The modern version of this, I've noticed, is not the "uhhh" between sentences but the "is, is, is, is" in the middle of a sentence. I want to strangle the person who does that, or at least leave the room.

More later. When I do the later excerpts, I'll also add one of my own thoughts. Ken didn't say it but I think it was implicit in his talk.


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CATEGORIES: Economic Education



COMMENTS (8 to date)
Mike Hammock writes:

David, is there a paper linked to his talk, or a video of it? If not, the more complete a summary you could provide, the better! Thanks.

Phil writes:

Personally, I hate lectures, because, mostly, they're a waste of time. Why listen for 60 minutes when I could read a transcript in 5? Besides, I have attention span issues.

It always struck me a strange that undergrads were expected to learn most of the material from lectures, whereas professors -- who still have to continue learning for life -- get to use journals and textbooks. If professors had to sit through 20 hours of lectures a week from their colleagues, they wouldn't like it much either, I suspect.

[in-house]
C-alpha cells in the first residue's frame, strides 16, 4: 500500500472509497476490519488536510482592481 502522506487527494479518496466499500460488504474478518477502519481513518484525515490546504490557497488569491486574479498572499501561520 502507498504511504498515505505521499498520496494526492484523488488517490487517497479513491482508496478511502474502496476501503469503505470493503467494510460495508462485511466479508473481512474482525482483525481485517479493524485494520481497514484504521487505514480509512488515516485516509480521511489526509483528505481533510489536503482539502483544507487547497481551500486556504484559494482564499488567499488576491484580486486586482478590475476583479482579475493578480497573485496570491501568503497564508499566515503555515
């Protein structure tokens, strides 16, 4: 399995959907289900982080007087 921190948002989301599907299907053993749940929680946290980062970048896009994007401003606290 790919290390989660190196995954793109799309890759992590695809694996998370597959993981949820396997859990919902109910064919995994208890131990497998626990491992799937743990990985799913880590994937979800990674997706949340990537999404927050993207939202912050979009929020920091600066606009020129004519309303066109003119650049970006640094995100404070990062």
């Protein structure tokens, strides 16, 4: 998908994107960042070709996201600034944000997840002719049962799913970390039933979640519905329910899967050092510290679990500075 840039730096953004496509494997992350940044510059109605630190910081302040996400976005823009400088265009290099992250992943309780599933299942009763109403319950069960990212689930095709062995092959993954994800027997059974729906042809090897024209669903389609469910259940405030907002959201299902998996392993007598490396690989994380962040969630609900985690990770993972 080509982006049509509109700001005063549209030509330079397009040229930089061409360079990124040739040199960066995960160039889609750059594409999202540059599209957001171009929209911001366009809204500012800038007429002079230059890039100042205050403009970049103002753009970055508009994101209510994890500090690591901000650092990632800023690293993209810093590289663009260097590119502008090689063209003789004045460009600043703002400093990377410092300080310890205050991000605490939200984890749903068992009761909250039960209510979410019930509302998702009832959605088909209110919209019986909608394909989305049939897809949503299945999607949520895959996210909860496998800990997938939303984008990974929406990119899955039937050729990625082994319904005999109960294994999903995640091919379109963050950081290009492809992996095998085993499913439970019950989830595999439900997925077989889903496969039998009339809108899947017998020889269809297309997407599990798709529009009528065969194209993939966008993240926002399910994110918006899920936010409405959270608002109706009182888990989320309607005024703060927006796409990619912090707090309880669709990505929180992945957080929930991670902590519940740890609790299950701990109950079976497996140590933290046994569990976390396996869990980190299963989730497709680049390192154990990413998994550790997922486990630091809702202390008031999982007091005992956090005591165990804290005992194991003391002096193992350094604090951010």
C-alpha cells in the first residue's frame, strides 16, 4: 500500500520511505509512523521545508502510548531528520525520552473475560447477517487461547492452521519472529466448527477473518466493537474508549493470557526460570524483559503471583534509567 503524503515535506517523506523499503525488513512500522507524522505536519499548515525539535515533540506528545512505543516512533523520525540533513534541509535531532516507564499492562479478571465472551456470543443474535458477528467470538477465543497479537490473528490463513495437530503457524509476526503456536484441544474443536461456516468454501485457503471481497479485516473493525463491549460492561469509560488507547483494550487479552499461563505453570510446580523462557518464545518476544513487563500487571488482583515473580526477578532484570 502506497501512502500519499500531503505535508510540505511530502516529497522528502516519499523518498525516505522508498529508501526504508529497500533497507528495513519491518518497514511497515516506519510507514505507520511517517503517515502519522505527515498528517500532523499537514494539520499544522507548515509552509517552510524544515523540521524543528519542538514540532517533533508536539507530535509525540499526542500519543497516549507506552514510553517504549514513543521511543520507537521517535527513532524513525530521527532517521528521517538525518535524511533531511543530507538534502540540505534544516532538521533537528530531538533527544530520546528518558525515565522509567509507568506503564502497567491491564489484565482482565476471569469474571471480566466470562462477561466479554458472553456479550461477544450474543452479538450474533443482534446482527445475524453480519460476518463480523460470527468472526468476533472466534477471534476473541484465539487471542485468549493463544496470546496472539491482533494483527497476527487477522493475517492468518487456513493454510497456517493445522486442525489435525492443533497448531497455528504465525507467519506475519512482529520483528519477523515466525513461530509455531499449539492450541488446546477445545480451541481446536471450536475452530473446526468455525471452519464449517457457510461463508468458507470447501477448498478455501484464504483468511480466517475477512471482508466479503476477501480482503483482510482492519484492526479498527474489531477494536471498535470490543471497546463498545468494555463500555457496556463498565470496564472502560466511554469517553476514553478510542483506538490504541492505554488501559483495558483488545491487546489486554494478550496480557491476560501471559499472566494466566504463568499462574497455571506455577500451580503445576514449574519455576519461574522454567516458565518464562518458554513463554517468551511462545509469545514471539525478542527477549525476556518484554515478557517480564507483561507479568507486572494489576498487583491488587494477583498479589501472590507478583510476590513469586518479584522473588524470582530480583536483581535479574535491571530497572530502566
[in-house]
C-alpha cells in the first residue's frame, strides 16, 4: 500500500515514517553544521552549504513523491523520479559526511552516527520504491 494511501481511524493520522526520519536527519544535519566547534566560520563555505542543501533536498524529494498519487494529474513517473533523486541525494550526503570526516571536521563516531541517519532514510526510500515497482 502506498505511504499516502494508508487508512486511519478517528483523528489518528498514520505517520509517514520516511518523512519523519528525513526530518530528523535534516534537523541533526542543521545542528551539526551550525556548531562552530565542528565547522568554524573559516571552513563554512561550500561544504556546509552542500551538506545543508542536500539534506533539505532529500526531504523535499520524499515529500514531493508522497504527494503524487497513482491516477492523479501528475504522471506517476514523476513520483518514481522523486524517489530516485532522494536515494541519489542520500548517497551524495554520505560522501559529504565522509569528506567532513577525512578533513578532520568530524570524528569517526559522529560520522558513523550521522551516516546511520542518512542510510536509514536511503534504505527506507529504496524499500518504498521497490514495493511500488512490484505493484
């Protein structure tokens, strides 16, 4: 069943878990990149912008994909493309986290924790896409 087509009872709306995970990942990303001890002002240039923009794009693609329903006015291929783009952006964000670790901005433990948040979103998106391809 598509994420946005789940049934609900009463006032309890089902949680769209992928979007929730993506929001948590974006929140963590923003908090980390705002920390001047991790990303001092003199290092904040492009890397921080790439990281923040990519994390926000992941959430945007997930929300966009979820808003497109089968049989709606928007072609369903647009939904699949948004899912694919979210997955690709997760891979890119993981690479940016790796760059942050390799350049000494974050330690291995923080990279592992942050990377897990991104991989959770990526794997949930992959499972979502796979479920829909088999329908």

wd40 writes:

When people ask me what I am doing, I say that I am working on yesterday's lecture. And it is true.

I am not so sure about the advice to look at a video of your own lecture. In my case, it was a most unpleasant experience. But trying to correct the speaking patterns that had been built up over years made things worse as I concentrated on how I was saying things rather than what I was saying. So I ended up stumbling more.

Thomas Sewell writes: